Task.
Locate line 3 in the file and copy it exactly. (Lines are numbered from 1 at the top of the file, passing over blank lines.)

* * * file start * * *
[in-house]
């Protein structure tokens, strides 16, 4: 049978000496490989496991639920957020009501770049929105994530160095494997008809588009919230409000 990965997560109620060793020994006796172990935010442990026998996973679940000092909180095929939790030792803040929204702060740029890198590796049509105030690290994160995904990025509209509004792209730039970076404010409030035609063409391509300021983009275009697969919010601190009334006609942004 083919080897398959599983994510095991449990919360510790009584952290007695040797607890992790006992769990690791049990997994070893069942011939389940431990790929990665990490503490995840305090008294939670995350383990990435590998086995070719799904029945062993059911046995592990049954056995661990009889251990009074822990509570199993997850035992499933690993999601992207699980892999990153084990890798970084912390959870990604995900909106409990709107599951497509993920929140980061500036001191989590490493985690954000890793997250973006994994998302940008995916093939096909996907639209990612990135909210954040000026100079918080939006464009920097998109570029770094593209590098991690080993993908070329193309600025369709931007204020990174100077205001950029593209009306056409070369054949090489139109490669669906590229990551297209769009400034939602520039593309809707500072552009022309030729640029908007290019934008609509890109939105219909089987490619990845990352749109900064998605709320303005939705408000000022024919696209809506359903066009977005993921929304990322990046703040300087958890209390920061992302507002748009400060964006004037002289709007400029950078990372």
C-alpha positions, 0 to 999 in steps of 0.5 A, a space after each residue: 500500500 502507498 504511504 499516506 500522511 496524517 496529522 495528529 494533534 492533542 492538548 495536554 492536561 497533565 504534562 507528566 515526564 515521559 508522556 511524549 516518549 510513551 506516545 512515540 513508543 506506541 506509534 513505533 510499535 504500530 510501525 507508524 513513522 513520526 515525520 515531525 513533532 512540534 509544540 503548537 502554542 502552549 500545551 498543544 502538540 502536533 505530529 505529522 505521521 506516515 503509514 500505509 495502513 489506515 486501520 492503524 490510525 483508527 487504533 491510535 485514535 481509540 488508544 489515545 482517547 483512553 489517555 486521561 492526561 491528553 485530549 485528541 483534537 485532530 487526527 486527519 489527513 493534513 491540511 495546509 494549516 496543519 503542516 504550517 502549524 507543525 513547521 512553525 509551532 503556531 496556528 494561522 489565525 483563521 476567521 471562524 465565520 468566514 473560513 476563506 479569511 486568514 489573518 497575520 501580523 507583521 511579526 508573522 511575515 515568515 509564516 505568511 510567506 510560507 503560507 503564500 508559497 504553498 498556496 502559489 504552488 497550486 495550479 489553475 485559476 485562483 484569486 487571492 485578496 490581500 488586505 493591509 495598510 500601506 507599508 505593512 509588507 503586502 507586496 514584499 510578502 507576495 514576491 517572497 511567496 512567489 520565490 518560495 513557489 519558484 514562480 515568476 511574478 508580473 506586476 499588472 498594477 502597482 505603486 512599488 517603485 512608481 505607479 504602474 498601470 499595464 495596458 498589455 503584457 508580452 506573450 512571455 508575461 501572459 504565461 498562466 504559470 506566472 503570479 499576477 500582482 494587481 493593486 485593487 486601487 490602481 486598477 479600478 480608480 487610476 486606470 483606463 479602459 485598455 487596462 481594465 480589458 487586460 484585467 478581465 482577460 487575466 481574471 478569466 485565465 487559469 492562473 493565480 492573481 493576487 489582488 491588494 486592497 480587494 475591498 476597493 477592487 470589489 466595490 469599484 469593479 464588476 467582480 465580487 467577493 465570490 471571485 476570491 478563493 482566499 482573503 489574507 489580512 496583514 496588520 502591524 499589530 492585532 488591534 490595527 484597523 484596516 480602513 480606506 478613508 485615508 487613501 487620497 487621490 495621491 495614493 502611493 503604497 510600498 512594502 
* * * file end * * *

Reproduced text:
C-alpha positions, 0 to 999 in steps of 0.5 A, a space after each residue: 500500500 502507498 504511504 499516506 500522511 496524517 496529522 495528529 494533534 492533542 492538548 495536554 492536561 497533565 504534562 507528566 515526564 515521559 508522556 511524549 516518549 510513551 506516545 512515540 513508543 506506541 506509534 513505533 510499535 504500530 510501525 507508524 513513522 513520526 515525520 515531525 513533532 512540534 509544540 503548537 502554542 502552549 500545551 498543544 502538540 502536533 505530529 505529522 505521521 506516515 503509514 500505509 495502513 489506515 486501520 492503524 490510525 483508527 487504533 491510535 485514535 481509540 488508544 489515545 482517547 483512553 489517555 486521561 492526561 491528553 485530549 485528541 483534537 485532530 487526527 486527519 489527513 493534513 491540511 495546509 494549516 496543519 503542516 504550517 502549524 507543525 513547521 512553525 509551532 503556531 496556528 494561522 489565525 483563521 476567521 471562524 465565520 468566514 473560513 476563506 479569511 486568514 489573518 497575520 501580523 507583521 511579526 508573522 511575515 515568515 509564516 505568511 510567506 510560507 503560507 503564500 508559497 504553498 498556496 502559489 504552488 497550486 495550479 489553475 485559476 485562483 484569486 487571492 485578496 490581500 488586505 493591509 495598510 500601506 507599508 505593512 509588507 503586502 507586496 514584499 510578502 507576495 514576491 517572497 511567496 512567489 520565490 518560495 513557489 519558484 514562480 515568476 511574478 508580473 506586476 499588472 498594477 502597482 505603486 512599488 517603485 512608481 505607479 504602474 498601470 499595464 495596458 498589455 503584457 508580452 506573450 512571455 508575461 501572459 504565461 498562466 504559470 506566472 503570479 499576477 500582482 494587481 493593486 485593487 486601487 490602481 486598477 479600478 480608480 487610476 486606470 483606463 479602459 485598455 487596462 481594465 480589458 487586460 484585467 478581465 482577460 487575466 481574471 478569466 485565465 487559469 492562473 493565480 492573481 493576487 489582488 491588494 486592497 480587494 475591498 476597493 477592487 470589489 466595490 469599484 469593479 464588476 467582480 465580487 467577493 465570490 471571485 476570491 478563493 482566499 482573503 489574507 489580512 496583514 496588520 502591524 499589530 492585532 488591534 490595527 484597523 484596516 480602513 480606506 478613508 485615508 487613501 487620497 487621490 495621491 495614493 502611493 503604497 510600498 512594502 